On November 29th my 91 year old mom died in a wonderful Hospice facility. She'd been sick up and down for 24 months but never saw a doctor. She was difficult at times, combative, mean, sweet, funny, kind, stubborn & exhausting!
But in the last several months of her life, as she got depressed at the lack of ability to recover her stamina, I knew she was on her way out. The mood swings got worse,but then she'd be sweet again. Except for one period, where I went a very long four days without speaking to her (when she had a non medical companion care service a few times a week) I'd spoken with her either daily or several times a week, often a few times a day.
Granted, in the last six months the calls were worrisome and depressing as she sounded weak, depressed, angry or sweet/or all of the above, but just so weary. The last time I saw her at home, I'd not seen her in 3 weeks and she'd fired the Meals on Wheels & companion service. I was stunned at what I saw as I walked into her bedroom. Lying there, a mere shell of herself a year ago, in what we now know was severe pain, & agony, she struggled to find a position that would get her comfortable. (She'd also fallen a few weeks ago and broken her tailbone, too, by the way, and had a bump to prove it) As the visit went on and I turned on some lights on that cloudy day, I noticed she was jaundiced . She was very weak, but did not want me to spend the night. I was there several hours to make sure she could get up to go to the bathroom. She'd lost 35+ lbs by this time and could eat only a couple bites of food a day. Nothing sounded good. I lay back on the bed in a new addition we'd had built on for me to live in permanently, but that never worked out … a complicated story to explain....but that's old news now.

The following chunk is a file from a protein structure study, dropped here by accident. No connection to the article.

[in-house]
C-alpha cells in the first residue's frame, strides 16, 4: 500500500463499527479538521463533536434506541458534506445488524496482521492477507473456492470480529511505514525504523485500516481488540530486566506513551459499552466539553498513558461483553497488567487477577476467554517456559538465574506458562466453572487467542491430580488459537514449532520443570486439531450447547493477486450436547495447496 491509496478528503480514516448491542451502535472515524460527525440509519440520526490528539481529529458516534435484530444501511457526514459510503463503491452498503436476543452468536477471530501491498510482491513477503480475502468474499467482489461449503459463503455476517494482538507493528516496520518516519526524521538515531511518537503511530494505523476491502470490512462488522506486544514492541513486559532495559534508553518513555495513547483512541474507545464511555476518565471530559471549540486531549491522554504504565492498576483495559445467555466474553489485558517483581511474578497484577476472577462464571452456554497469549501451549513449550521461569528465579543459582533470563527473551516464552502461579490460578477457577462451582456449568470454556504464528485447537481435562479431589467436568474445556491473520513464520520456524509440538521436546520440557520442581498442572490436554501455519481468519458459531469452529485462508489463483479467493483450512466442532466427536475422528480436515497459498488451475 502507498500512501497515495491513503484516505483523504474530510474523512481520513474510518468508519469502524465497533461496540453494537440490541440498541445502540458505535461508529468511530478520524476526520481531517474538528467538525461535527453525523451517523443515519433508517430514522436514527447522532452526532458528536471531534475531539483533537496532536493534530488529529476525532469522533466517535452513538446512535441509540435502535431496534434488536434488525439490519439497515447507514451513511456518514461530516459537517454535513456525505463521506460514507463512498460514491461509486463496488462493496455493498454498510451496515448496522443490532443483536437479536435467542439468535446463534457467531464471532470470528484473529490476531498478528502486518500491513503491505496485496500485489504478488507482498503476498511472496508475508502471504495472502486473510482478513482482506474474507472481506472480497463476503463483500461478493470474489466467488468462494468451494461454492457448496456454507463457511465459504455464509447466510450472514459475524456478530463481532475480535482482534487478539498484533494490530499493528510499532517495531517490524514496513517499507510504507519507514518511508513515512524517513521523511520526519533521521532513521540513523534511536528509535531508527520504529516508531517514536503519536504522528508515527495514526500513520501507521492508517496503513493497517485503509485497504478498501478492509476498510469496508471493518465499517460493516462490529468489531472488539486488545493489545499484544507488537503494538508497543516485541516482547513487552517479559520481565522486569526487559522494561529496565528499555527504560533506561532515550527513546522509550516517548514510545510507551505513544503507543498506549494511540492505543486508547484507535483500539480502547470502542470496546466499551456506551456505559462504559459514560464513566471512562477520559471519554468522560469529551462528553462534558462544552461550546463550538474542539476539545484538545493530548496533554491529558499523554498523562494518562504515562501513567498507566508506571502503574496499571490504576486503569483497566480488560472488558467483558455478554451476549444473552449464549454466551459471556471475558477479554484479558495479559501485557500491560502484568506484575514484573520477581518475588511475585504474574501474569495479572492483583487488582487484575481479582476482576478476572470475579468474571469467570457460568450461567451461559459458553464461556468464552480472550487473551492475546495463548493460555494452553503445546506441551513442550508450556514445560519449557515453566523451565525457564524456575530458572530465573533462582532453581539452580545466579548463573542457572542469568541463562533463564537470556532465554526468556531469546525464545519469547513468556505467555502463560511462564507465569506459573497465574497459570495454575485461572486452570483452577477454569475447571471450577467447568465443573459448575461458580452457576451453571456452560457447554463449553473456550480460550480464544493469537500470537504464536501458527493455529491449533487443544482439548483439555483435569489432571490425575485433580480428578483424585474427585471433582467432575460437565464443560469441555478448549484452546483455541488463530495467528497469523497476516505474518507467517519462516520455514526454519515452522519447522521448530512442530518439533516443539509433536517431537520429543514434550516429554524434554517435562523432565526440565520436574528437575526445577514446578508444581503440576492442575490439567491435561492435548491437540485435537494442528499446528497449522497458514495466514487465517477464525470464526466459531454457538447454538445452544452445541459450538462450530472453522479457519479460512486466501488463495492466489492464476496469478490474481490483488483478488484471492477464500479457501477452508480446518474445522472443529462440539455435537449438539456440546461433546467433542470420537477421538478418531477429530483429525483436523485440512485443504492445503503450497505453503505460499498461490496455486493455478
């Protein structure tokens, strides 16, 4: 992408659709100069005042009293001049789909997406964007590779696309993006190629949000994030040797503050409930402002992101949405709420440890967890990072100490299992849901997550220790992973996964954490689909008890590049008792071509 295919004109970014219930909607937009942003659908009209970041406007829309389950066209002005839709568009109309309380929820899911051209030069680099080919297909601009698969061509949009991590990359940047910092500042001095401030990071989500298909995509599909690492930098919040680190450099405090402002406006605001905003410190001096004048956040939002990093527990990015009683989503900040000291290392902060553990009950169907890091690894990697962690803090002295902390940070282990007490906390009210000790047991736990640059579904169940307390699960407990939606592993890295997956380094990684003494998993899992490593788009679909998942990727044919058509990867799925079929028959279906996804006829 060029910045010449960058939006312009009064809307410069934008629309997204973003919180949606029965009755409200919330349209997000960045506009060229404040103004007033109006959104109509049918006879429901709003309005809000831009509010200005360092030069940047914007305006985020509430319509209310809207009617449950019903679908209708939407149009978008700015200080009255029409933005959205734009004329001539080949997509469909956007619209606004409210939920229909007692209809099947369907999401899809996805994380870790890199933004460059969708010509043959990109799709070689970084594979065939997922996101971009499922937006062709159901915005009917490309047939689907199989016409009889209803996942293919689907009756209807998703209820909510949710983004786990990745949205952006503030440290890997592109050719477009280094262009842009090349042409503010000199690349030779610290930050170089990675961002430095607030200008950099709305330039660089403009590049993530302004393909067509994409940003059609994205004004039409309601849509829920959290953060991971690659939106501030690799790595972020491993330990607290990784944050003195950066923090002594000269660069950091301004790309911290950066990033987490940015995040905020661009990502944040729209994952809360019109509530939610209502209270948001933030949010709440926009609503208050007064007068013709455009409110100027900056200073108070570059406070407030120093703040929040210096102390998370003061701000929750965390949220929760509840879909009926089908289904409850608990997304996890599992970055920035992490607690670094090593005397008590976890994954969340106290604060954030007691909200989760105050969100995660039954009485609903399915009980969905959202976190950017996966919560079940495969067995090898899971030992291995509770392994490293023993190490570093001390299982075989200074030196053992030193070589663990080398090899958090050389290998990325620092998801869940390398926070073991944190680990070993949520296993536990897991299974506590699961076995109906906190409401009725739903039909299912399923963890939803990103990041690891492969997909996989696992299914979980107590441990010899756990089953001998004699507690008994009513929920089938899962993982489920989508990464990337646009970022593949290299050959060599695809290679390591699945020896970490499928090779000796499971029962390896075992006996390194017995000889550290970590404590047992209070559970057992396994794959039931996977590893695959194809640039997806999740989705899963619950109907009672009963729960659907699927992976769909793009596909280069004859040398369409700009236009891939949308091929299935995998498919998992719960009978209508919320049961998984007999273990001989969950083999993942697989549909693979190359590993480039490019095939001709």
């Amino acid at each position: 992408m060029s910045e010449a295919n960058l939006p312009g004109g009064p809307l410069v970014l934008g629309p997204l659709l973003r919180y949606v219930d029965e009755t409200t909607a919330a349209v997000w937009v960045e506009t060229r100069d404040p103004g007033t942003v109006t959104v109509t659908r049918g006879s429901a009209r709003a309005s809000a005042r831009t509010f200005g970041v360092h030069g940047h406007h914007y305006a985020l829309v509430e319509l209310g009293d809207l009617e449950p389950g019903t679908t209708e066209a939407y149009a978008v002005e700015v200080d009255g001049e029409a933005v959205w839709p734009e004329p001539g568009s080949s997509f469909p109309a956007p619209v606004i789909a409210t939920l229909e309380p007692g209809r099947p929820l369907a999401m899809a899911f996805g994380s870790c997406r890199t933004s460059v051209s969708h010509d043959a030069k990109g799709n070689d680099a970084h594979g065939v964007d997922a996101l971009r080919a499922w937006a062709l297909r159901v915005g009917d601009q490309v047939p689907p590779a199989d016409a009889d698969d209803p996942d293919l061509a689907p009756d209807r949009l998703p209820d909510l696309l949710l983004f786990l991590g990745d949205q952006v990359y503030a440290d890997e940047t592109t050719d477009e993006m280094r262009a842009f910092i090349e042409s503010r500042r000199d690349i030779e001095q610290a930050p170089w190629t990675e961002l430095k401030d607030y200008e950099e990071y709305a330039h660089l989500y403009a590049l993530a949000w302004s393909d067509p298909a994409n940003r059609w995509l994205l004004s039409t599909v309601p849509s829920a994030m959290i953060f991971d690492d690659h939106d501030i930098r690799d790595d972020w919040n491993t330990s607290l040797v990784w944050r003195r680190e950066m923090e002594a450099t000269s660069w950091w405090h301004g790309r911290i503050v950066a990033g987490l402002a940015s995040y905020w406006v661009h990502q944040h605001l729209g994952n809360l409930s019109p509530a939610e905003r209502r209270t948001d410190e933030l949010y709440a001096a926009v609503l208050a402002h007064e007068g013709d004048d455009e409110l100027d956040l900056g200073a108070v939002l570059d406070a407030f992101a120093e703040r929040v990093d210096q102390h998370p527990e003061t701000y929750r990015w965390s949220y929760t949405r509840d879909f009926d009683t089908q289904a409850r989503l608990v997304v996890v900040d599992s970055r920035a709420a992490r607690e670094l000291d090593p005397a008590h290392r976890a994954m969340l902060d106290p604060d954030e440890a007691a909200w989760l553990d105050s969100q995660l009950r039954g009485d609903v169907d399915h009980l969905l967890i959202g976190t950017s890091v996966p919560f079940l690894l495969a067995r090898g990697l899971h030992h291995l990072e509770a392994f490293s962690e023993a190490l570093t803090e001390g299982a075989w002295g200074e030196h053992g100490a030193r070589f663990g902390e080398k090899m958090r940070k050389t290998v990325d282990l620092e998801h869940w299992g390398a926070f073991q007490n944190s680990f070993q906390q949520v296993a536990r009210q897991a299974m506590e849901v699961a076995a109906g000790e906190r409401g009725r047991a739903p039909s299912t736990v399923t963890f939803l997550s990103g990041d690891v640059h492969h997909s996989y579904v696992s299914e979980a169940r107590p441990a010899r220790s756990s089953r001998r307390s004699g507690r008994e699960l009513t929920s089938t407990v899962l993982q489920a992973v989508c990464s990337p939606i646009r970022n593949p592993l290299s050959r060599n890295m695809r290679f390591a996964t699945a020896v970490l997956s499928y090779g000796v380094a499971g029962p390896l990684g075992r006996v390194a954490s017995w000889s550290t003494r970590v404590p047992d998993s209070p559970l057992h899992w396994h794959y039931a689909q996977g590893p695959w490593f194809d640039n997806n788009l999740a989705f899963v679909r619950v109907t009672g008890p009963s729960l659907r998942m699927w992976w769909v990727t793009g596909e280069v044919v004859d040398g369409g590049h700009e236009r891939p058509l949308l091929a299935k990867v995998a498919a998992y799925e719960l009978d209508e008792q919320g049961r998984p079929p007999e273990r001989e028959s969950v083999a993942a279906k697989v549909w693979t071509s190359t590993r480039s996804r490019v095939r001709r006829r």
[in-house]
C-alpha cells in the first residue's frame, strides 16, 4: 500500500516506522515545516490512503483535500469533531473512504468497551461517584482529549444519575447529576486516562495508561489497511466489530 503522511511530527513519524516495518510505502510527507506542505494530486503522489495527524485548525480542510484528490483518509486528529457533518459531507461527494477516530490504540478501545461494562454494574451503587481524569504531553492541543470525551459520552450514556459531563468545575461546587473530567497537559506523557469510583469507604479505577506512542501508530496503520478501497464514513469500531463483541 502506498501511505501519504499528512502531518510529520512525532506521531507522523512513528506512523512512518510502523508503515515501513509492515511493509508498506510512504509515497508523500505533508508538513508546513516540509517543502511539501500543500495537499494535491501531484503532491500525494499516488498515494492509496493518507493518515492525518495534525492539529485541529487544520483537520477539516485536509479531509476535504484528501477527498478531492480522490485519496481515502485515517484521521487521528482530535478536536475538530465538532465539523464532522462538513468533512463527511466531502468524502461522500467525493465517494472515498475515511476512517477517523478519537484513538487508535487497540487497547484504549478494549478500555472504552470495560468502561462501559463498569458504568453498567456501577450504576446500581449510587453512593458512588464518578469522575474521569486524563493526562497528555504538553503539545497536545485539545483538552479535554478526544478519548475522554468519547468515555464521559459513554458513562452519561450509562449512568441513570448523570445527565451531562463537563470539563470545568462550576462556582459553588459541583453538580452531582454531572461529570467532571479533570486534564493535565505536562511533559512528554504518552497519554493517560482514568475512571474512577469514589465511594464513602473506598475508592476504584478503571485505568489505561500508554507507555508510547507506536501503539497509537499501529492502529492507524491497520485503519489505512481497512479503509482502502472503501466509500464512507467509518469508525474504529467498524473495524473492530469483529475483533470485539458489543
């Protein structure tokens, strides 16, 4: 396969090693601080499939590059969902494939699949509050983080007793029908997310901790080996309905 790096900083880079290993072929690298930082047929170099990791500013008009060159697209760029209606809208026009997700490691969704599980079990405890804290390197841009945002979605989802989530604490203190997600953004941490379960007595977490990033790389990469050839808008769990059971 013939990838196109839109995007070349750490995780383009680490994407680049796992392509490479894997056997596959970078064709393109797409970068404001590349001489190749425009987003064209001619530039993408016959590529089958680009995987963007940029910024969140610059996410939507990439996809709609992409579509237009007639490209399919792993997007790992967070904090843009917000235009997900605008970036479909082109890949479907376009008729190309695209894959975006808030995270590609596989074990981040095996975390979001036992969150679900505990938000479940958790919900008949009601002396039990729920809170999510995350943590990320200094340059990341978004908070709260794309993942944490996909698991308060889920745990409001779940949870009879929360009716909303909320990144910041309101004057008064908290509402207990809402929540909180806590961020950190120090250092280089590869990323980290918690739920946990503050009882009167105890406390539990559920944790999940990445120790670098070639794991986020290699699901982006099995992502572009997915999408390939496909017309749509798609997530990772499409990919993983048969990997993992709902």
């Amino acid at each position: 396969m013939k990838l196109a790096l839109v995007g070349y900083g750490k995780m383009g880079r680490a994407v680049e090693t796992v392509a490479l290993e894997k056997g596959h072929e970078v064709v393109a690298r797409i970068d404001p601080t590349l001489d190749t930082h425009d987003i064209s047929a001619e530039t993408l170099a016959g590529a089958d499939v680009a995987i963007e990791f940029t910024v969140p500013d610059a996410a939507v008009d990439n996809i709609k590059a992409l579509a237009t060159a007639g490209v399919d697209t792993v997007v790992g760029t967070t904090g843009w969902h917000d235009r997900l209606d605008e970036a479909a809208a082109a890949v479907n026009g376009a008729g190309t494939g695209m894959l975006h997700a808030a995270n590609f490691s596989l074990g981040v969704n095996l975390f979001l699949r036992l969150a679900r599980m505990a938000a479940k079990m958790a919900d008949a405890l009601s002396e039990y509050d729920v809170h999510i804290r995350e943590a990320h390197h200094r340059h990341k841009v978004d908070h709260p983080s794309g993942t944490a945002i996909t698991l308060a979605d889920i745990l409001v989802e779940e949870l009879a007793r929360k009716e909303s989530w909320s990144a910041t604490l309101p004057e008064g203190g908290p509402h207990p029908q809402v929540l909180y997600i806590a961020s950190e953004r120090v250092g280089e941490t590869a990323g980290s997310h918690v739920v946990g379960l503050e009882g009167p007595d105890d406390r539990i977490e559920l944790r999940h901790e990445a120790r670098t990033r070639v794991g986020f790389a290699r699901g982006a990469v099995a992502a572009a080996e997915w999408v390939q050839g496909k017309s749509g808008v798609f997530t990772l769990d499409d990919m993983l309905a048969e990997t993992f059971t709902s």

Worry raced through my head as my mom was still refusing medical care (and you can not legally make somebody see a doctor thanks to the HIPAA laws) She was no dummy. Her urine had been discolored for weeks, she had shared with me at different times. She'd worked in a hospital 20 years, was friends with doctors at the time, as she was a rare person they could confide in when they needed to blow off steam. My late brother-in-law had been a doctor/surgeon. She read medical books. She knew she was dying.
When I made sure she had fresh water at her bed stand for the evening, I'd rubbed lotion on her dry legs (something I'd never done before) and was horrified at how yellow her legs and age spots were, but said nothing. My mom said rubbing on the lotion felt wonderful. I kept a poker face and said I was glad to do it, but still said nothing about the jaundice. She knew and now, I knew. I was able to say something to strike her funny bone and make her giggle a long time. She thanked me at the time saying " I really needed to laugh." I wanted so much to thank her for so many things....but did not address it then. She kept trying to change positions on her bed to relieve nausea but I know now it was about the pain as well. She'd complain of nausea and pain in her side ...but we had no idea the severity of the secret she was keeping from us.